Eternal's Louise, south London megababe and mate of Jamie Redknapp, goes it alone. Stephen Kingston assesses her chances.
It's now a couple of weeks since it actually took place, but former Eternal cutie Louise is still rattling after a studio session with Kate Moss's ex, Mario Sorrenti. "I was doing this photo shoot with him," she recalls, "and all I could hear were all these [she rolls the expression with genuine shock] swear words going 'Boom! Boom!' at top blast. I mean, the Beastie Boys were the tamest thing he was playing. It was all raw New York rap, all this disgusting. It wasn't just swear words, it was really explicit sexual acts they were on about. He'd say 'I want you to look stunning,' and get a shot of me going [her mouth falls wide open and her sparkling blue eyes freak in shuddering recall] and he'd go 'Great! Great!' He kept saying 'Is this music OK?' and I thought 'Well it inspires him, I'd better just let him leave it on.' I mean, I like the Beastie Boys, but everything else I couldn't understand."
But Eternal were into rap, weren't they? "Yes, but not explicit sex rap," she squirms, then thinks for a few seconds before adding, "well, they weren't in the past anyway."
Louise won't be around to find out whether the girlie group have any plans to do explicit sex raps in the future. She's split from the homegirl swing chicks, and the big wide solo world is beckoning. Eternal and Louise, it seems, were just not destined to last forever.
We're sat in the suitably sophisticated Union cafe; in London's West End, and the carefree street girl is fading fast into the past. Her brown hair is now tied back in a blonde ponytail and she wears a low cut white top and a teensy little lilac mini on her ultra-petite frame. But there's not, as yet, a trace of make-up on her face, nor a drop of paint on her nails. Just the sort of neat blank canvas that stylists and image-makers love to corrupt. The former teen dream seems to be in some sort of transient phase between the high-school cool of the fun loving foursome and the drop-dead sex suss that solo divas are flashing all over the charts. As Kylie went from girl next door to full on pop vamp so, you feel, the process is beginning for Louise. And a session with Sorrenti and his debauched rap soundtrack is just the first rung on the ladder.
So has Louise got what it takes to get there? To have her every move splashed over the tabloids? To crash straight in at Number One the whole planet over? To get the "I've written a song for you" phone-call from Prince? She's going to have to follow the babe makes good guide, a step by step route to global celebrity based on the collective showbiz experience of everyone from Diana Ross to Kylie via Paula Yates. So, just how bad does Louise want it?
"Pretty bad," she admits. "You've got to go for it... But I'm not hung up on it. I won't let it affect my life to the extent where it's a driving obsession. I just know what I'm willing to work hard for it and I do genuinely enjoy it."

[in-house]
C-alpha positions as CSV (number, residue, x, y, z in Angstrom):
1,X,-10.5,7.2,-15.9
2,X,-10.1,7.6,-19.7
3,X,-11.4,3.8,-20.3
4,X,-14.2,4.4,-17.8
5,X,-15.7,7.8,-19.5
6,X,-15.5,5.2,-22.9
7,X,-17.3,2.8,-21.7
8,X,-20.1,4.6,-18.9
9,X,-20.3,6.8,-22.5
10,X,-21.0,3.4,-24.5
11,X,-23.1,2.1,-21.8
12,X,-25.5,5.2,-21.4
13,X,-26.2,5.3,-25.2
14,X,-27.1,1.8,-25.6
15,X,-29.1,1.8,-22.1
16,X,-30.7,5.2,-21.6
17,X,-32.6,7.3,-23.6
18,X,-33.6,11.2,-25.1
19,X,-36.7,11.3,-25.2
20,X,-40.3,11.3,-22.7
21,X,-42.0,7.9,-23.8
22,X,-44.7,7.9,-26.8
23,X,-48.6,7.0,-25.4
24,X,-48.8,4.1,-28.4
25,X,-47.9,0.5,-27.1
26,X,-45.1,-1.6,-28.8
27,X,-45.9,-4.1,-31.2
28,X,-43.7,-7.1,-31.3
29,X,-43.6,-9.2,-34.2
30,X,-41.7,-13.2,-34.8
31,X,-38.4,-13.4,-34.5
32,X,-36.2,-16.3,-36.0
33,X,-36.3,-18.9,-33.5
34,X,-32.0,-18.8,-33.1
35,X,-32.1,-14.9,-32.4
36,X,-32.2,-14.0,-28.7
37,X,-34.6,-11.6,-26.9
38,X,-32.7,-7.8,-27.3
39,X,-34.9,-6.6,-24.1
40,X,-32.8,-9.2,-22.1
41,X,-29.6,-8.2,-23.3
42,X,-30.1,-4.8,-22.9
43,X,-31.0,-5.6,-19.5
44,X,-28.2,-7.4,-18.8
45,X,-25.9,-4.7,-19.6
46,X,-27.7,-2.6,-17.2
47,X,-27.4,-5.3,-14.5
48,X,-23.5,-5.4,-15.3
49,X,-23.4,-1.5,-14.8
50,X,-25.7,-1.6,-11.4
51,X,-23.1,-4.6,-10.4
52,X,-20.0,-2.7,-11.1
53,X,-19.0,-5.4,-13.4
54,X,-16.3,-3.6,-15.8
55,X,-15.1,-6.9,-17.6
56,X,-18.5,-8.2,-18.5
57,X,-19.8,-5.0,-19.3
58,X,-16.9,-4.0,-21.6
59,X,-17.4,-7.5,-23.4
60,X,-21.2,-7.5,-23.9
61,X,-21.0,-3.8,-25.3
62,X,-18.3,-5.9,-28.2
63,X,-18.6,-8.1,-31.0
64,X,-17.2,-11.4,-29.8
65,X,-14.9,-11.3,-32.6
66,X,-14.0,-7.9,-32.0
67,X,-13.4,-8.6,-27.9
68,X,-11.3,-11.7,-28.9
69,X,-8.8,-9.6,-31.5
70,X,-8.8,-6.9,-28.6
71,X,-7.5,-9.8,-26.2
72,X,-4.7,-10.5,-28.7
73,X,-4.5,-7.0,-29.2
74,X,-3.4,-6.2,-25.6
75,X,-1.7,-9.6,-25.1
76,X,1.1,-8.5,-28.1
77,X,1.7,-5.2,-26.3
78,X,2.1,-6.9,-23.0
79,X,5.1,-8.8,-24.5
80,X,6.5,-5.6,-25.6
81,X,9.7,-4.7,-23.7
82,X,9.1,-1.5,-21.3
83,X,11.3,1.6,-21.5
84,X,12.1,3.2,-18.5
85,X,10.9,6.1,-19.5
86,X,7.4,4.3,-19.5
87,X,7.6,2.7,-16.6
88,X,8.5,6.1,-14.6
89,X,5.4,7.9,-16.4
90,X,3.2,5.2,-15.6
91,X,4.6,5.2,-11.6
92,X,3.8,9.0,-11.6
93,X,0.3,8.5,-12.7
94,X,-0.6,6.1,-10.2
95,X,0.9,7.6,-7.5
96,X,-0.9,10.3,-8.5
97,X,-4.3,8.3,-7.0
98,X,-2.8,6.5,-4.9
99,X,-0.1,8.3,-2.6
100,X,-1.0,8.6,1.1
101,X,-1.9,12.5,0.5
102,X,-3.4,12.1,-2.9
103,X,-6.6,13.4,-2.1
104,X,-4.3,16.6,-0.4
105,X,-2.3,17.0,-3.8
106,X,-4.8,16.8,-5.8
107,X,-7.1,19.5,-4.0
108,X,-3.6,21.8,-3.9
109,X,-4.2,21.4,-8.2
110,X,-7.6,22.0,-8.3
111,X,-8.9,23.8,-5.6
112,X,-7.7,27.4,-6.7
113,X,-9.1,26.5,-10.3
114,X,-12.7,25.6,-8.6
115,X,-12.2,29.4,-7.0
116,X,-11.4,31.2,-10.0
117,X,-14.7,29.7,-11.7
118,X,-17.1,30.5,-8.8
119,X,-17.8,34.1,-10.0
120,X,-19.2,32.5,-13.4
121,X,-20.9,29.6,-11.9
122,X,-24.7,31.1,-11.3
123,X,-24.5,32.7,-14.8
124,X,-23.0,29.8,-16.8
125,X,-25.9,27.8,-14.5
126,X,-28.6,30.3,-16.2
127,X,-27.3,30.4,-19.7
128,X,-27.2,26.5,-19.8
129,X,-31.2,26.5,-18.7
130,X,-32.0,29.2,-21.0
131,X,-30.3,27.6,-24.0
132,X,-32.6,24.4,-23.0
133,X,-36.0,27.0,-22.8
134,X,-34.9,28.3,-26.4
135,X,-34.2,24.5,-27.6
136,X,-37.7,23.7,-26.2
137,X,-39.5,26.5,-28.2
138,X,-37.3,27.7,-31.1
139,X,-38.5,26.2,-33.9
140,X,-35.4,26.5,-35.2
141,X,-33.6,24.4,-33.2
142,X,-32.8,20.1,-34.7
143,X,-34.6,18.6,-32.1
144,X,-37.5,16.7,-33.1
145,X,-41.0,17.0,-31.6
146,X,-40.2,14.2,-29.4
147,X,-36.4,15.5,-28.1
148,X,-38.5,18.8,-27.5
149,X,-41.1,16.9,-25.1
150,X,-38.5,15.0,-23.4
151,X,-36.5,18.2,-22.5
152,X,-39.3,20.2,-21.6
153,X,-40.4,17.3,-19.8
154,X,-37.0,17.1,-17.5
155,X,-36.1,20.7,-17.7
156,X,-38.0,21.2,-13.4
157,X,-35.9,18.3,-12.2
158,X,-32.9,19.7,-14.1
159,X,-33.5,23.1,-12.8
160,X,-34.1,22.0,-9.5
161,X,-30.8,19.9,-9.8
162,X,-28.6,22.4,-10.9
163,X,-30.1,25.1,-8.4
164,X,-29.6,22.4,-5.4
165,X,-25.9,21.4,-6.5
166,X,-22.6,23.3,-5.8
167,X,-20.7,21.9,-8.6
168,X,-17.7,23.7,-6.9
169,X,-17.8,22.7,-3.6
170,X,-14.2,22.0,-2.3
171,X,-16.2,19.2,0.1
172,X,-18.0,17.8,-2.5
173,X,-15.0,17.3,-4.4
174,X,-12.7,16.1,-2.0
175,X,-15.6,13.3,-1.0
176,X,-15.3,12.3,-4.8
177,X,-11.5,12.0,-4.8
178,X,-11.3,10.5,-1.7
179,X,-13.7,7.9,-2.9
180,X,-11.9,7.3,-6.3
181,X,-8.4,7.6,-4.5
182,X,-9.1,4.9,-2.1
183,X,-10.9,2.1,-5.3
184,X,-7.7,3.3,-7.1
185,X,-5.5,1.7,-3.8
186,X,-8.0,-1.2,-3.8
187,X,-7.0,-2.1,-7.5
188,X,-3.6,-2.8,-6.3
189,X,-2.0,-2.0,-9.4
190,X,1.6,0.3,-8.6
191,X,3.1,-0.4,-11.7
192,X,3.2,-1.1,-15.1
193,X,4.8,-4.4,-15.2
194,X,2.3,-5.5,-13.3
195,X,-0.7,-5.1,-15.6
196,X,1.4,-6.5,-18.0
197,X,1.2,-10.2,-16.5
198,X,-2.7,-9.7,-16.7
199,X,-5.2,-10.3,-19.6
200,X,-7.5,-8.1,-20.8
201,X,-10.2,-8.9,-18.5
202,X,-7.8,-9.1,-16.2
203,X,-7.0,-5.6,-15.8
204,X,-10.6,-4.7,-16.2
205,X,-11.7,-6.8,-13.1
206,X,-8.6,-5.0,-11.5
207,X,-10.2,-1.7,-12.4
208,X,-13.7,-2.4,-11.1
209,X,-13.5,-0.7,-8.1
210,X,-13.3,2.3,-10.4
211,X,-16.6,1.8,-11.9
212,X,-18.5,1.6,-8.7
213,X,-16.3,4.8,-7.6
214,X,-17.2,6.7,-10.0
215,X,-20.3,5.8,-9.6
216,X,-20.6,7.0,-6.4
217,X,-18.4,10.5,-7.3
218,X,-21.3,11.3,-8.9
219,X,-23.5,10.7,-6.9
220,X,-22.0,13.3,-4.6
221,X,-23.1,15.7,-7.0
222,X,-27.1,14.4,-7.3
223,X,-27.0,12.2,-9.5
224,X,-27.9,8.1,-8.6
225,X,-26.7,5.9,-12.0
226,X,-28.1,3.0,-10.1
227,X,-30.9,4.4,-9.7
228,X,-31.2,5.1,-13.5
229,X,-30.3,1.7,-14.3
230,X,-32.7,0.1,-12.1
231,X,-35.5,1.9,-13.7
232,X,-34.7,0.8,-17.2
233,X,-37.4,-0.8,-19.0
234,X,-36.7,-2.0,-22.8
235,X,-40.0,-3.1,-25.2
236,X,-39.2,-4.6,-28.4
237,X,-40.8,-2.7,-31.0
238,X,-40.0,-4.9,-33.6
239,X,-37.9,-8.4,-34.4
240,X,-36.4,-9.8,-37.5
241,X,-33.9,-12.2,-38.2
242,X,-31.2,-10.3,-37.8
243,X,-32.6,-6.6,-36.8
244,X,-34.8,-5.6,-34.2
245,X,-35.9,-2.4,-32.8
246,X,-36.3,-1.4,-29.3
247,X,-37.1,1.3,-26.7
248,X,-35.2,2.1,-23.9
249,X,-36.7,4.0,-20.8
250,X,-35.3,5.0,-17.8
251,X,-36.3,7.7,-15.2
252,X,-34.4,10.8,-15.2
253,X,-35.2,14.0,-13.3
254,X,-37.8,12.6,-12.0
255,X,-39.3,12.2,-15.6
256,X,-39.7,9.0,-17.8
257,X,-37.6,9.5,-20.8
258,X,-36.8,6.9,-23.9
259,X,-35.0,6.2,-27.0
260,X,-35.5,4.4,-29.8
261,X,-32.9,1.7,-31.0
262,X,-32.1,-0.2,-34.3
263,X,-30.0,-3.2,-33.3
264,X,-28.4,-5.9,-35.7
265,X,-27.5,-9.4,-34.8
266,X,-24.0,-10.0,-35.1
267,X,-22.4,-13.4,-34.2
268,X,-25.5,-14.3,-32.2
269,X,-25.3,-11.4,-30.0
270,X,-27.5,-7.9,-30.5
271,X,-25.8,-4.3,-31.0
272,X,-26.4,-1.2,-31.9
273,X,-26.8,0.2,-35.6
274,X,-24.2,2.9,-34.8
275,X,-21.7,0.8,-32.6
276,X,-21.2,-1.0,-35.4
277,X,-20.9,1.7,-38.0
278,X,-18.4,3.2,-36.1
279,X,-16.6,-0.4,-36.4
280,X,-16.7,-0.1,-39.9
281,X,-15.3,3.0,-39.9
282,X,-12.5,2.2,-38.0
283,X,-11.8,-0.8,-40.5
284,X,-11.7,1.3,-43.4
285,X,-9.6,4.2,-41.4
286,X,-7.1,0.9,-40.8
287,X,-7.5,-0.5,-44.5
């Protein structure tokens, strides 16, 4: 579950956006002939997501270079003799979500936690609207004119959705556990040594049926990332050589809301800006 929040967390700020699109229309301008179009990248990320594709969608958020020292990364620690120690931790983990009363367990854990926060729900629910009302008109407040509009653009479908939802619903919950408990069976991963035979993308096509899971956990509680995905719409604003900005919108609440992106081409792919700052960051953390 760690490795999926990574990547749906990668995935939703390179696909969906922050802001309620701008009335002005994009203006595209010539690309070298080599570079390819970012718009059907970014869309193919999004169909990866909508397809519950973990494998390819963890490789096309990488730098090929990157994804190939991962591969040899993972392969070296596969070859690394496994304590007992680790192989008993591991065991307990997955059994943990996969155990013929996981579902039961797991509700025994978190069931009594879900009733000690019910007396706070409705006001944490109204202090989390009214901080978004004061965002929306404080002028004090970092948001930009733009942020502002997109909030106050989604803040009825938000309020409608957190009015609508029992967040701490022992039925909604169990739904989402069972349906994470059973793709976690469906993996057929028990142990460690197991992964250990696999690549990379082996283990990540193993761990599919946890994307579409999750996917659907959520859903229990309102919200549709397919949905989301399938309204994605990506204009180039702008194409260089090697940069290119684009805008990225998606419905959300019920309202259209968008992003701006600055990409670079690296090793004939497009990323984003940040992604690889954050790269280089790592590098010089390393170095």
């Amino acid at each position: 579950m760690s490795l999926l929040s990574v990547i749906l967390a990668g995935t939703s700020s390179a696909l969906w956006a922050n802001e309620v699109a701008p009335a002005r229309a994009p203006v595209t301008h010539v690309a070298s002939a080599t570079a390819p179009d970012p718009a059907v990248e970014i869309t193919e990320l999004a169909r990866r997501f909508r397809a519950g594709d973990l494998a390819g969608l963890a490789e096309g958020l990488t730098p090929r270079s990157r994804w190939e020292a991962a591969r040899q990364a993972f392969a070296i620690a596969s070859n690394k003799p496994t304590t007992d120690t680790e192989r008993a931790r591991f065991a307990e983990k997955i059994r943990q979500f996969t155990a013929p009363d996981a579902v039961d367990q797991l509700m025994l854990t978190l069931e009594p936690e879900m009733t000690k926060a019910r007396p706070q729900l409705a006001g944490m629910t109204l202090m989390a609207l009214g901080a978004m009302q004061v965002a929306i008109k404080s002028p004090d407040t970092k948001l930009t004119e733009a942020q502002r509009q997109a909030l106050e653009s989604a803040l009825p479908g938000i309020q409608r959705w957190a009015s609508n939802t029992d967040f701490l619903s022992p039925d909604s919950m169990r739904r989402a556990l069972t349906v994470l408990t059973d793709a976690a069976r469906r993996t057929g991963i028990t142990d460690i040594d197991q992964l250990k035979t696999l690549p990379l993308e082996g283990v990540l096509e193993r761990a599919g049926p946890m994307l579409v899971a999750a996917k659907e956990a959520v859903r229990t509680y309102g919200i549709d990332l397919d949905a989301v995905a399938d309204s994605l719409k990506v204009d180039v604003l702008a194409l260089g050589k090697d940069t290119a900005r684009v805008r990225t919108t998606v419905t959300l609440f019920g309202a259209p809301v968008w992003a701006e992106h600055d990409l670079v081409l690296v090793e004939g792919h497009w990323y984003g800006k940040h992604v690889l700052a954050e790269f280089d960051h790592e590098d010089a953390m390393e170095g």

To be honest, she won't need any help on the way to being the next big poster-babe on boys' bedroom walls, but say she was following the Six Steps to Babe Heaven. How's she doing so far? Pretty well, actually.
Step 1: Bin your band
With total humility, of course. Firstly, you have to talk about the agony of the decision to quit - the sleepless nights, the doubts, the poor heartbroken fans who'll have their illusion shattered. In time-honoured pop fashion Louise felt trapped. Things weren't working out, and she wanted to explore different areas. It took me months and months to pluck up the courage to even say to myself that I wanted out, she says, but I was getting to the stage where I felt so uncomfortable that if I didn't get out I would have been plodding along for the sake of it. And I don't think that would have been fair on the other girls and our fans out there.
Expertly put. Straight to the top of the Robbie Williams class. Next comes the explanation.
I just don't want to always be singing R&B, she explains. Eternal were known for that and wanted to go even more that way and, as much as I love that music, I did want to try other things.
And the band's reaction?
Er. They were kind of sad. They said, "Don't go - think about it... stay." But by that time I'd made a decision. The girls have been great and I think they understood that we were different. I've remained close to them and I'm going to see if I can get them to do something on the album. They're carrying on and they've got a fantastic album, really great.
Smiles all round, then. And, finally, the plea to the fans which comes, firstly, in tribute form.
When you look down from the stage they know every word and you can stop singing and they sing to you. Your eyes well up and you think "Oh my god." There's nothing like it.
Then a sample of support to show how they're still with you.
I've had some great letters, saying "We're really sad you're leaving; reconsider for us," and others have just said "Congratulations". I'm going to move on to a different kind of image, but at the end of the day it just boils down to a different outfit and, hopefully, the fans we had in Eternal will still like me and will be able to relate.
And, finally, appeal to everyone's self-preserving instincts.
Everyone was a bit shocked at first, Louise recalls. But I explained to them, Would you want to stay in something if you were uncomfy? Would you want to stay if somebody offered you the opportunity to make it somewhere else where you could be yourself? and everyone's going Well, yes.